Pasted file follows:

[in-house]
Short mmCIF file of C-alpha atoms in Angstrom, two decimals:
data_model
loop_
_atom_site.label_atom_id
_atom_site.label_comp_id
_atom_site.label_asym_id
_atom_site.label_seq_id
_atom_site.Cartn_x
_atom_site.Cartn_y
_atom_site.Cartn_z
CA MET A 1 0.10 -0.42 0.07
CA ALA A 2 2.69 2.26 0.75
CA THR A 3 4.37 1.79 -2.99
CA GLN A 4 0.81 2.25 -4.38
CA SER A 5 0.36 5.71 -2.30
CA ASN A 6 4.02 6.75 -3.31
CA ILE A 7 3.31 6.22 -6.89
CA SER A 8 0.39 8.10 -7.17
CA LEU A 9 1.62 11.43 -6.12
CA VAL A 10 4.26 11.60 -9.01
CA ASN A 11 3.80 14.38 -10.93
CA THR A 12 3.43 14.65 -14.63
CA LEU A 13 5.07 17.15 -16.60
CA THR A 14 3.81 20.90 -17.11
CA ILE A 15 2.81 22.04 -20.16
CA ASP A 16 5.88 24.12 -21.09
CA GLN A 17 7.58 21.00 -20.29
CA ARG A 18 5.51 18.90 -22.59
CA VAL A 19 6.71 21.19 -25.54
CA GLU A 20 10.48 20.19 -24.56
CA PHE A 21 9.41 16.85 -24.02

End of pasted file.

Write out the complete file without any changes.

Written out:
[in-house]
Short mmCIF file of C-alpha atoms in Angstrom, two decimals:
data_model
loop_
_atom_site.label_atom_id
_atom_site.label_comp_id
_atom_site.label_asym_id
_atom_site.label_seq_id
_atom_site.Cartn_x
_atom_site.Cartn_y
_atom_site.Cartn_z
CA MET A 1 0.10 -0.42 0.07
CA ALA A 2 2.69 2.26 0.75
CA THR A 3 4.37 1.79 -2.99
CA GLN A 4 0.81 2.25 -4.38
CA SER A 5 0.36 5.71 -2.30
CA ASN A 6 4.02 6.75 -3.31
CA ILE A 7 3.31 6.22 -6.89
CA SER A 8 0.39 8.10 -7.17
CA LEU A 9 1.62 11.43 -6.12
CA VAL A 10 4.26 11.60 -9.01
CA ASN A 11 3.80 14.38 -10.93
CA THR A 12 3.43 14.65 -14.63
CA LEU A 13 5.07 17.15 -16.60
CA THR A 14 3.81 20.90 -17.11
CA ILE A 15 2.81 22.04 -20.16
CA ASP A 16 5.88 24.12 -21.09
CA GLN A 17 7.58 21.00 -20.29
CA ARG A 18 5.51 18.90 -22.59
CA VAL A 19 6.71 21.19 -25.54
CA GLU A 20 10.48 20.19 -24.56
CA PHE A 21 9.41 16.85 -24.02